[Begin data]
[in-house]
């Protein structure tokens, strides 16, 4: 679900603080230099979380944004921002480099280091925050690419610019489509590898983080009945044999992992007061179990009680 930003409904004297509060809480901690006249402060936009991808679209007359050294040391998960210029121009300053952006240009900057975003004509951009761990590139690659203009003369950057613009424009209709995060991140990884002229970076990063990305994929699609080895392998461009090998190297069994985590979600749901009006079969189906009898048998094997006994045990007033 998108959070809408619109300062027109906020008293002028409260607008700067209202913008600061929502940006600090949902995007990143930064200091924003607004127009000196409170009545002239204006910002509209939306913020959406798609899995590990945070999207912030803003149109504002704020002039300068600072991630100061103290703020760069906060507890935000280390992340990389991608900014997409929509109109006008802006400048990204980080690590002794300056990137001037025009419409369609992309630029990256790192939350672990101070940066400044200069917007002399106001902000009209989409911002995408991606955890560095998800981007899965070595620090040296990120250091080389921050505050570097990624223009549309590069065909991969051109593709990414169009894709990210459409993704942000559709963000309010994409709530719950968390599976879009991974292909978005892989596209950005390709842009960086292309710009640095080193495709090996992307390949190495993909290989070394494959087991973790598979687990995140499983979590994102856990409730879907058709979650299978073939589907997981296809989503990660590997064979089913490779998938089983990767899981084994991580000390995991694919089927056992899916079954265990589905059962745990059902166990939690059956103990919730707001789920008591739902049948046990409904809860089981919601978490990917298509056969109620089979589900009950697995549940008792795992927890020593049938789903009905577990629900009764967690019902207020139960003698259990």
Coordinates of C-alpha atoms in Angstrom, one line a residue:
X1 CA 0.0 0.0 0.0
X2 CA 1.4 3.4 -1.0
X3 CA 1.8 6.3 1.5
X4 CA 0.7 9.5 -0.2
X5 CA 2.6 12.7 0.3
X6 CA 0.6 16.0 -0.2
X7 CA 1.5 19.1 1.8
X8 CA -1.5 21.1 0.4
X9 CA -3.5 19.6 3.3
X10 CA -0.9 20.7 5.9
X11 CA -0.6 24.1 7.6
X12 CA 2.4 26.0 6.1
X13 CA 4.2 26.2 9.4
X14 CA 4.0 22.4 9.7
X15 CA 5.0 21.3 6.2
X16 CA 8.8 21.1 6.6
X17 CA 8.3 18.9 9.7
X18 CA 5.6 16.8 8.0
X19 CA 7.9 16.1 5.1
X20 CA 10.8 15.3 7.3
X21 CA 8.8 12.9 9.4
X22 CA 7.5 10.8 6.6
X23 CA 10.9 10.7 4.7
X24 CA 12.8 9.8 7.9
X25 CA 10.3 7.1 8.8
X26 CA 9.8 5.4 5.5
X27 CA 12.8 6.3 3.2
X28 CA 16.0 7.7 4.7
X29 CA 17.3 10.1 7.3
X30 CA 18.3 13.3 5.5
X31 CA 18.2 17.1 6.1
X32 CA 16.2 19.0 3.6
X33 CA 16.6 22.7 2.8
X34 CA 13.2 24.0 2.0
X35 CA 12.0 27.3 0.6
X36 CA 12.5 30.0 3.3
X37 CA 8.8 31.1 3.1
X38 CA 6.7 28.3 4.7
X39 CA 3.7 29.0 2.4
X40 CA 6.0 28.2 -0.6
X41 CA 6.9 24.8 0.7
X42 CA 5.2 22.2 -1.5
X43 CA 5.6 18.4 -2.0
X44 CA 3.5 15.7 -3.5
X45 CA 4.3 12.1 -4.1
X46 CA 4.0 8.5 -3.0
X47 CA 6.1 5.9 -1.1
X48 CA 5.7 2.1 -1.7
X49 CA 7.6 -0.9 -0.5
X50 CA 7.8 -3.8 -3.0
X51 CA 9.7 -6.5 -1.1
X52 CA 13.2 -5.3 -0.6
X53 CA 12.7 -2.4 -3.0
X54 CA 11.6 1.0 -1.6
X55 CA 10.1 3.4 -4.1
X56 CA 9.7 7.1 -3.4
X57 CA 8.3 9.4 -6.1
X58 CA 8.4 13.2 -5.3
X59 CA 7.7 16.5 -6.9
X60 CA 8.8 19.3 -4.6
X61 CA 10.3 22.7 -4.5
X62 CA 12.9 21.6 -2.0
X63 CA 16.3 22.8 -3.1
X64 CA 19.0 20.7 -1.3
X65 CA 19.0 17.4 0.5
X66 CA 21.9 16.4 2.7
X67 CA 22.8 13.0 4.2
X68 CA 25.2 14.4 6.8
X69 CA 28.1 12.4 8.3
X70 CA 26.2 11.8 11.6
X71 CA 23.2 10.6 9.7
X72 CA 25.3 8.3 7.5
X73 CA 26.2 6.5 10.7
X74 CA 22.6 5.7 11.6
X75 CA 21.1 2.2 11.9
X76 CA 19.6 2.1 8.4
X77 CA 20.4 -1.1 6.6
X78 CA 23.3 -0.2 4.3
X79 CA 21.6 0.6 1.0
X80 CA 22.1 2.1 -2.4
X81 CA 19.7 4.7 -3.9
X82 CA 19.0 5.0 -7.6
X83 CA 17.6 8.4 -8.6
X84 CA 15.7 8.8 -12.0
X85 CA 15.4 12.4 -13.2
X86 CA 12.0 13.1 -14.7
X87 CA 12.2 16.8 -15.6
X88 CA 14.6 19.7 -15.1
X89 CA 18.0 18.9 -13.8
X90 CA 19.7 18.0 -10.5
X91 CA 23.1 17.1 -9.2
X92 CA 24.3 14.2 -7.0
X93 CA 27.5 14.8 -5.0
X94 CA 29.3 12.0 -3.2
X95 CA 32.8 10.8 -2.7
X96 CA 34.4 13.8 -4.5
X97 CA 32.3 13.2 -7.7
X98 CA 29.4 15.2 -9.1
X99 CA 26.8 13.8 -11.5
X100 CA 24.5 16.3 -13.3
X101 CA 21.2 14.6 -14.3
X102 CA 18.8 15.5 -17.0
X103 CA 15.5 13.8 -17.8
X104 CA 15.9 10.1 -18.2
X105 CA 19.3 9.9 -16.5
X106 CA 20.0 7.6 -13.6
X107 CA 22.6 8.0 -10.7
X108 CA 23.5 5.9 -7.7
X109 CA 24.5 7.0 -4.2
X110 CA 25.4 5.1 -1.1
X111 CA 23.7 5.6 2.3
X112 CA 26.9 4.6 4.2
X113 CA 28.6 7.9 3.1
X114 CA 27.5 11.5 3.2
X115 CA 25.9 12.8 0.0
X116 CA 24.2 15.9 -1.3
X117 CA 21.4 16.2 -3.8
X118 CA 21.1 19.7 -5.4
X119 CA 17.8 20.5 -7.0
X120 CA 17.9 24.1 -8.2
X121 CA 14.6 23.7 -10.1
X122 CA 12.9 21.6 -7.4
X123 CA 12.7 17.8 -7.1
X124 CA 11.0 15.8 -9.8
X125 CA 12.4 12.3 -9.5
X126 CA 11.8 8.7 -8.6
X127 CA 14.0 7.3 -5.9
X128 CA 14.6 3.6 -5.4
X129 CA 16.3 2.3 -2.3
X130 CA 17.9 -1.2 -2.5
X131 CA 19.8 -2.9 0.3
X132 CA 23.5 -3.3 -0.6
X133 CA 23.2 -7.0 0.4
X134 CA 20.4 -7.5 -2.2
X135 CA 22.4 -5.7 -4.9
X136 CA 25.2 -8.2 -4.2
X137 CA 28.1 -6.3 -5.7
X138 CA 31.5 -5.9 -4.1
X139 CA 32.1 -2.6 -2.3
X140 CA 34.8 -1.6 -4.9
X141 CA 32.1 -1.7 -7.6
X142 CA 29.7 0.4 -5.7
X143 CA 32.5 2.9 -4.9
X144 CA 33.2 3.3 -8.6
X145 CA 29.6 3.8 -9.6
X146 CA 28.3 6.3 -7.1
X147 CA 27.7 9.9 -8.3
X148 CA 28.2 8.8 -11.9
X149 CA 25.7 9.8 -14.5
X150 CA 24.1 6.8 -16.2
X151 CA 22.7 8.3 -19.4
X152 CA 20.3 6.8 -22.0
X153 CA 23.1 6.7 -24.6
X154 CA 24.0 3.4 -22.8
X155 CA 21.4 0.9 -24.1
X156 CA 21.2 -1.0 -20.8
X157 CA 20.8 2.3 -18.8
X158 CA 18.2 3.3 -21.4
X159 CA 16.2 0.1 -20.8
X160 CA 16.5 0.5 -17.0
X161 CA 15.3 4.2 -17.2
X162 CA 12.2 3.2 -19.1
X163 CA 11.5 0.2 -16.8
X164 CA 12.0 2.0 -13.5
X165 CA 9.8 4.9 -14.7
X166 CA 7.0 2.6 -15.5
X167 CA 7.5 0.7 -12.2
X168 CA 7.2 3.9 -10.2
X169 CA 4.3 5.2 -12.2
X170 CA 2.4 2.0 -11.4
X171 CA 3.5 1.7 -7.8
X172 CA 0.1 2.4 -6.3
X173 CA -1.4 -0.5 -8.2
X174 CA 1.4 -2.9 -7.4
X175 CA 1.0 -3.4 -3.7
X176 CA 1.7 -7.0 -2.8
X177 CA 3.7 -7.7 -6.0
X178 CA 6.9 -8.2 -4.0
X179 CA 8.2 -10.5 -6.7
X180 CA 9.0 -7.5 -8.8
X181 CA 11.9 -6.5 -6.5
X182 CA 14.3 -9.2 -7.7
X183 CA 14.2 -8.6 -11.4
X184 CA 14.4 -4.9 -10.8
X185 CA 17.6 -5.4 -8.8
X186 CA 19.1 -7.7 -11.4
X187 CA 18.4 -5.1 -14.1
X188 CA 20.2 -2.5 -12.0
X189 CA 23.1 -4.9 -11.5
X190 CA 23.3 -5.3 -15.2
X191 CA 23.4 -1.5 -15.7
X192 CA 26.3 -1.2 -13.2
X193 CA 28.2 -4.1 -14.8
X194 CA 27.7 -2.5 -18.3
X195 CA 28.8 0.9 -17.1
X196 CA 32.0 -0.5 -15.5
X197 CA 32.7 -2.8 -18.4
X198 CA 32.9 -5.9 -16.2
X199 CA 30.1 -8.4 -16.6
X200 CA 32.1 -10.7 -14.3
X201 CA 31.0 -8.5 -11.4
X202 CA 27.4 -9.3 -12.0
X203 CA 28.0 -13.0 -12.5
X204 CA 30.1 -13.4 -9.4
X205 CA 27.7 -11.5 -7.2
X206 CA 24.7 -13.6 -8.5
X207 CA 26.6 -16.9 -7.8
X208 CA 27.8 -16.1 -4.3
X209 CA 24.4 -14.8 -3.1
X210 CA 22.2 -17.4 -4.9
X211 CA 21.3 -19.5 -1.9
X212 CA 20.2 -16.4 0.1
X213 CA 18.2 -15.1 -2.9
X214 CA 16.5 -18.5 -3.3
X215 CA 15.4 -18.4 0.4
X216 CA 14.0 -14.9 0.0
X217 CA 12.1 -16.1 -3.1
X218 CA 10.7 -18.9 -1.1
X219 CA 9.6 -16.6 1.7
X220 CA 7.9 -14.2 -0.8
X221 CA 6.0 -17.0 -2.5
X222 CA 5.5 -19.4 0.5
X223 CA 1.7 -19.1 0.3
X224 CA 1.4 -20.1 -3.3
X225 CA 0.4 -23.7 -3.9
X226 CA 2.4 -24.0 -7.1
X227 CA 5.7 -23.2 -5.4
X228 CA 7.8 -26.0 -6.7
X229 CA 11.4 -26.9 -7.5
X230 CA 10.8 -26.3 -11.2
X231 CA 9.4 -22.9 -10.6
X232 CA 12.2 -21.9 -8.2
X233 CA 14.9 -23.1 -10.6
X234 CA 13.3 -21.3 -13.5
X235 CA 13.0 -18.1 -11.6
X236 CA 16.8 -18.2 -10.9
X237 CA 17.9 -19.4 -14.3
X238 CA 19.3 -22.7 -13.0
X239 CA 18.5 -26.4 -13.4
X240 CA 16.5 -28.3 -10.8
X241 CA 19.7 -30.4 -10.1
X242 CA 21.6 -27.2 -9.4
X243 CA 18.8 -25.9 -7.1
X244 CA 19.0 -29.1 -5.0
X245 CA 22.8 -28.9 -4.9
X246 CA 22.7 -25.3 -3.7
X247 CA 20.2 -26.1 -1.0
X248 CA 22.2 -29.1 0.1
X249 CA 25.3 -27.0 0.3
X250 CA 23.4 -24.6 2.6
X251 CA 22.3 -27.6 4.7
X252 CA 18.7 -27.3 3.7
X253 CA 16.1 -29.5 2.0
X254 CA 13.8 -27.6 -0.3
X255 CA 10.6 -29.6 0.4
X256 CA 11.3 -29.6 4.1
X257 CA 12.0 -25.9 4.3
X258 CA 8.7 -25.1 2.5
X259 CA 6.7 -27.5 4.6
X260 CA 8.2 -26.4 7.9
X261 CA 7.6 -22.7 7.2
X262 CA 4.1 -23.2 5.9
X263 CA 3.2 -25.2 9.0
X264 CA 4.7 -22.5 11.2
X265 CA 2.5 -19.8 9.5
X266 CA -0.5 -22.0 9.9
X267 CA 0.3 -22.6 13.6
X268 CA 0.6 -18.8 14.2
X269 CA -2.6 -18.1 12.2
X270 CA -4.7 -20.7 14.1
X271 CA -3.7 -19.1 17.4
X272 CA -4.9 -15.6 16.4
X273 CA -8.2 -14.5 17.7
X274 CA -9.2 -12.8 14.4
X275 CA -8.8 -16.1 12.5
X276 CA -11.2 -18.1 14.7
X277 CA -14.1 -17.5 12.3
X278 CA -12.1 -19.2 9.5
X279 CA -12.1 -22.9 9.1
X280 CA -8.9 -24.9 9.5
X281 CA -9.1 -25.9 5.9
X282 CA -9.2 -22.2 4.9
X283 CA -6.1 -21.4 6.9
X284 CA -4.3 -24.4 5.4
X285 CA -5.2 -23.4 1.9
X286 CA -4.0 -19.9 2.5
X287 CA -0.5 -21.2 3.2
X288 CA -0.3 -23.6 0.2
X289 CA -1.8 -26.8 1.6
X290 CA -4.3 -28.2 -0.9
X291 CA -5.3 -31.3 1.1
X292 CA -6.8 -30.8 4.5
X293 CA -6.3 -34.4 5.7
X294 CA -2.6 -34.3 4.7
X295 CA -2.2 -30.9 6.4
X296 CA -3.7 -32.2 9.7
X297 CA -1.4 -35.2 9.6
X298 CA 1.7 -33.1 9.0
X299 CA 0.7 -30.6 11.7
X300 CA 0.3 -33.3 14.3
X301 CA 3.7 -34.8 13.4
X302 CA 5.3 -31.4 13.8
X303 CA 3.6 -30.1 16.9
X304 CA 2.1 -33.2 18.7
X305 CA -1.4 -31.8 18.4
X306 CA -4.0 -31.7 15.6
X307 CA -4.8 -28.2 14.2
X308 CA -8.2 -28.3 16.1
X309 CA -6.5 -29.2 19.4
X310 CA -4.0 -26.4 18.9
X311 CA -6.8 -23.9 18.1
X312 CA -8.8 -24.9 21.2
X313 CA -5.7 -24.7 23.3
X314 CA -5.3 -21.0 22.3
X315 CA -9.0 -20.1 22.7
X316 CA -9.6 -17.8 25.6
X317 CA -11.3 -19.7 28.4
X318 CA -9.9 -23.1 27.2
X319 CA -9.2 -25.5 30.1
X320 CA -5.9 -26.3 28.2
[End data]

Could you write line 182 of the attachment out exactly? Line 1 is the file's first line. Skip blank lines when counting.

X179 CA 8.2 -10.5 -6.7